(This is not a reference to Doug the dog from Up… Although please feel free to remind yourself about that minor amusement over here)
From naughty Squirrel Nutkin to the road savvy Tufty Fluffytail (yes we know that we’re showing our age!), these furry little red bundles of fluff are amongst our favourite woodland animals, and are as rare as they are enchanting.
Predators, viruses and changes to the landscape have all impacted our much loved native red squirrel, however the introduction of the grey squirrel from America was the main reason behind the sharp decline in population numbers. Grey squirrels were imported by 19th-century landowners as an ornamental species to populate the grounds of stately homes, and over time the grey squirrel has aggressively ‘out competed’ the red squirrel.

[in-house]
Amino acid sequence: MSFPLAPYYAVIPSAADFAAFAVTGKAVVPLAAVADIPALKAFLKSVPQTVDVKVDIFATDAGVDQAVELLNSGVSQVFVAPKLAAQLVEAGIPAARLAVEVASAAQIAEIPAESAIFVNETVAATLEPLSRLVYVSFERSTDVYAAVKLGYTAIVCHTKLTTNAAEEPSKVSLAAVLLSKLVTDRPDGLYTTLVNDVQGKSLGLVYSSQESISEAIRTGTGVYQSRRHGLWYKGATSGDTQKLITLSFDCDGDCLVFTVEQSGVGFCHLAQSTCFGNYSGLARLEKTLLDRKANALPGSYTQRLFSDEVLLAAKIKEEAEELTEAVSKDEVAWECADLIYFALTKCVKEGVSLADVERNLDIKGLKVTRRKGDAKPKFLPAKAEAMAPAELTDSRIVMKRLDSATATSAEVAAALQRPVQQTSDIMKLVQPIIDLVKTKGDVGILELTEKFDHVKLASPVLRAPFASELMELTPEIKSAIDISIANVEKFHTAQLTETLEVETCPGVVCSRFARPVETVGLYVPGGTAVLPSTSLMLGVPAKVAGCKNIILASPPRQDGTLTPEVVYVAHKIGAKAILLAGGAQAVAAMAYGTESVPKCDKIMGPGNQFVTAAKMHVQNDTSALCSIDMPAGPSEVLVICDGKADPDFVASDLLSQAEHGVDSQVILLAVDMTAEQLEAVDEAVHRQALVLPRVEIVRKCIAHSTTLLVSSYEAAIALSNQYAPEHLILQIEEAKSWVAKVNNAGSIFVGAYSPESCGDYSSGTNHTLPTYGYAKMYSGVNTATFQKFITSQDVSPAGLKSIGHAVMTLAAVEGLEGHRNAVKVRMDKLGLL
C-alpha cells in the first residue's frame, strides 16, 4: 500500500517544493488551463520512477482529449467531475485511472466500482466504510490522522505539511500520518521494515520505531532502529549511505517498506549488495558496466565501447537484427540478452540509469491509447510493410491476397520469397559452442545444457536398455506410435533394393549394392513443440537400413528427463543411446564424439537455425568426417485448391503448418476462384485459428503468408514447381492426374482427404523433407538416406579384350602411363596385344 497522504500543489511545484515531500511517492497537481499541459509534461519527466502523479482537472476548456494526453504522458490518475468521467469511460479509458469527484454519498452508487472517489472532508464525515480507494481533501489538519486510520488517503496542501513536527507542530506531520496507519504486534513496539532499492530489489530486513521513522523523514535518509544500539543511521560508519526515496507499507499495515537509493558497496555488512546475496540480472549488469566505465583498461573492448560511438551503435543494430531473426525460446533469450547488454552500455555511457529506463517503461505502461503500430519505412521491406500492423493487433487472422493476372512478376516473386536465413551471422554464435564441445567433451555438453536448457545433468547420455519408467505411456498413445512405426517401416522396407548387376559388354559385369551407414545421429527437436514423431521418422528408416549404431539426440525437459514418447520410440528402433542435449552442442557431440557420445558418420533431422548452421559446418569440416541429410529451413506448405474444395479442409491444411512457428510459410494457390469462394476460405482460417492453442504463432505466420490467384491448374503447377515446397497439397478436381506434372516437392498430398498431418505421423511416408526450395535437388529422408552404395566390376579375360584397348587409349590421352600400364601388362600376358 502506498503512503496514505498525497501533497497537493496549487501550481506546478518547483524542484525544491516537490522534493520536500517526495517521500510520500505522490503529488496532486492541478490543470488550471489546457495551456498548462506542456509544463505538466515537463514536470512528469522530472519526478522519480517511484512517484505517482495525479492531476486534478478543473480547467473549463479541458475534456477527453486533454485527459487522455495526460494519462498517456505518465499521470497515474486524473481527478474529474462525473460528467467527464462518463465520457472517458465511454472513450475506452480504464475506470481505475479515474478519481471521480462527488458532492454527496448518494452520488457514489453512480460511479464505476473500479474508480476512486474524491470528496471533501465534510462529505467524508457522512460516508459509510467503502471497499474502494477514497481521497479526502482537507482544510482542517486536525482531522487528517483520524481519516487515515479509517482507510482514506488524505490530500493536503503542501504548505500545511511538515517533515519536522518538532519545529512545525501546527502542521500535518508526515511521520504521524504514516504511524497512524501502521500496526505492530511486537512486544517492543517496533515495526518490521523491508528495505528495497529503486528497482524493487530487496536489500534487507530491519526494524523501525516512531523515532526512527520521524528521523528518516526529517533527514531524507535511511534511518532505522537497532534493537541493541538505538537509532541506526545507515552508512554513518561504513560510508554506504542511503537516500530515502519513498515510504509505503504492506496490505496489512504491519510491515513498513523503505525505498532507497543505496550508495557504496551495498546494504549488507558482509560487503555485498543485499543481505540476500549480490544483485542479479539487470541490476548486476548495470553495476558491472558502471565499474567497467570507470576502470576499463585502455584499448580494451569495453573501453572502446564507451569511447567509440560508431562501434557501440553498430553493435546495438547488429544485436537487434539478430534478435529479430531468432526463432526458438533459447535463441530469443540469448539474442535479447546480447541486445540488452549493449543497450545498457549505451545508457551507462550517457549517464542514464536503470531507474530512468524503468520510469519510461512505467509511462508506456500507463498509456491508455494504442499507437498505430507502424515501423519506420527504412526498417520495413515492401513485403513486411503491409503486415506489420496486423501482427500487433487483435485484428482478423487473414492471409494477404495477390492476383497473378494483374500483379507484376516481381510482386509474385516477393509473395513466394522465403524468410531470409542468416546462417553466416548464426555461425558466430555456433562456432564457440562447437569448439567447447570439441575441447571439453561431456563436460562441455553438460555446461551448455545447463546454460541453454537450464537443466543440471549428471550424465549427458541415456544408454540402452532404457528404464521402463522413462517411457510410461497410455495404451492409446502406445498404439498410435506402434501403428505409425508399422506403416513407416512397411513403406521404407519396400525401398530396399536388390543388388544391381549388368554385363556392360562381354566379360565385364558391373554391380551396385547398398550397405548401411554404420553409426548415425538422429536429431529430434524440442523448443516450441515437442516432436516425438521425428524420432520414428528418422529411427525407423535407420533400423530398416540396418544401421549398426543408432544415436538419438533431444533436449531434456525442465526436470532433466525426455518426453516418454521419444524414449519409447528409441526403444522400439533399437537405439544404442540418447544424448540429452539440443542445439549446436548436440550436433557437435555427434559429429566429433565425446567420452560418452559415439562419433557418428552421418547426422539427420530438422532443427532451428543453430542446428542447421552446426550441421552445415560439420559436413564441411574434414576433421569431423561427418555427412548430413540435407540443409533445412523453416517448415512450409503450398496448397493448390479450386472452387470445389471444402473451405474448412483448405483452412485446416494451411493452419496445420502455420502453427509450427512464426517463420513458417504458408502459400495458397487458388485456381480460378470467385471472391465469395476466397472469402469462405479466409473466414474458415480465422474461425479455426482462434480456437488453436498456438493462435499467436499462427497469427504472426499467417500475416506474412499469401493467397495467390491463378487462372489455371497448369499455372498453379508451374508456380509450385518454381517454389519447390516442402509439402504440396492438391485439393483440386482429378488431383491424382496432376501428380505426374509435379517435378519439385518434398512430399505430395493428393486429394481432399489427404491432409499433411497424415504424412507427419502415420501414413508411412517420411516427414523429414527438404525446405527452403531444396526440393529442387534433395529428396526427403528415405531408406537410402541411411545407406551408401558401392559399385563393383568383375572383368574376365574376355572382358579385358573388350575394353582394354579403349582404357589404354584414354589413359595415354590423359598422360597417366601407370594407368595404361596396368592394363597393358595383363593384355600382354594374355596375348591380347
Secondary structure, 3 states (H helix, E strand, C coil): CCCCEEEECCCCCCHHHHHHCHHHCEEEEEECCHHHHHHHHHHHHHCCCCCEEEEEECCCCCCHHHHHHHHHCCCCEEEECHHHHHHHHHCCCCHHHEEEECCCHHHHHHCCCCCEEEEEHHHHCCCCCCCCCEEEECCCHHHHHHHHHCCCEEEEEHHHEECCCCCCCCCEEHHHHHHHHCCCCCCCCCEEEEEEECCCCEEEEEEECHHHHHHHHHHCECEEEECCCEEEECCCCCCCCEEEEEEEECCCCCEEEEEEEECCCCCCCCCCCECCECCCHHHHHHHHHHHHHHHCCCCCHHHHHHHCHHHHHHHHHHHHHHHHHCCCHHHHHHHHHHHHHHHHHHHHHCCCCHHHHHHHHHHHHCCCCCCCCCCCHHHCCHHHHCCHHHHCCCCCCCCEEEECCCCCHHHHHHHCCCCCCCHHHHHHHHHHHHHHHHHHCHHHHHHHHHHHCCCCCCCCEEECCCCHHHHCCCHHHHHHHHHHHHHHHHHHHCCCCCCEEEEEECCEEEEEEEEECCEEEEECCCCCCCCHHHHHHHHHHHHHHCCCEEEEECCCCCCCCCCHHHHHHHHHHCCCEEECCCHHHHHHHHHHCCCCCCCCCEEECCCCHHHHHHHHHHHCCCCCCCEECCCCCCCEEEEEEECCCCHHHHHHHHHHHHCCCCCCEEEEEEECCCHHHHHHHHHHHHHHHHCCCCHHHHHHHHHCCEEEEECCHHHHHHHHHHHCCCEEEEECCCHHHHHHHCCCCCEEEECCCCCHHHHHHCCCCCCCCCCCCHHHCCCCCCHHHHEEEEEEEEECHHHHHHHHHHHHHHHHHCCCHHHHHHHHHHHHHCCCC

Subsequently the once common red squirrel population fell dramatically from around 3.5 million. Current population estimates of red squirrels stand at approximately 138,000 throughout the UK, and of that it is estimated that approximately 120,000 are in Scotland, 3,000 in Wales, and 15,000 in England.
Red squirrels are mainly dispersed in England throughout the north with Kielder Forest, Northumberland, supporting around 60% of the total population.
However, the good news is that the numbers are starting to slowly grow in several areas thanks to careful conservation and habitat management in recent years. And this time of year is the best time to see them as there are fewer leaves on the trees, making them easier to spot as they forage for food ahead of the winter.
A map showing all of the red squirrel sightings can be found over here and whilst the Lake District offers the opportunity to spot reds – especially on our Cumbria Way Walking holiday – you should always report any sightings as they help to identify changes in squirrel range over time.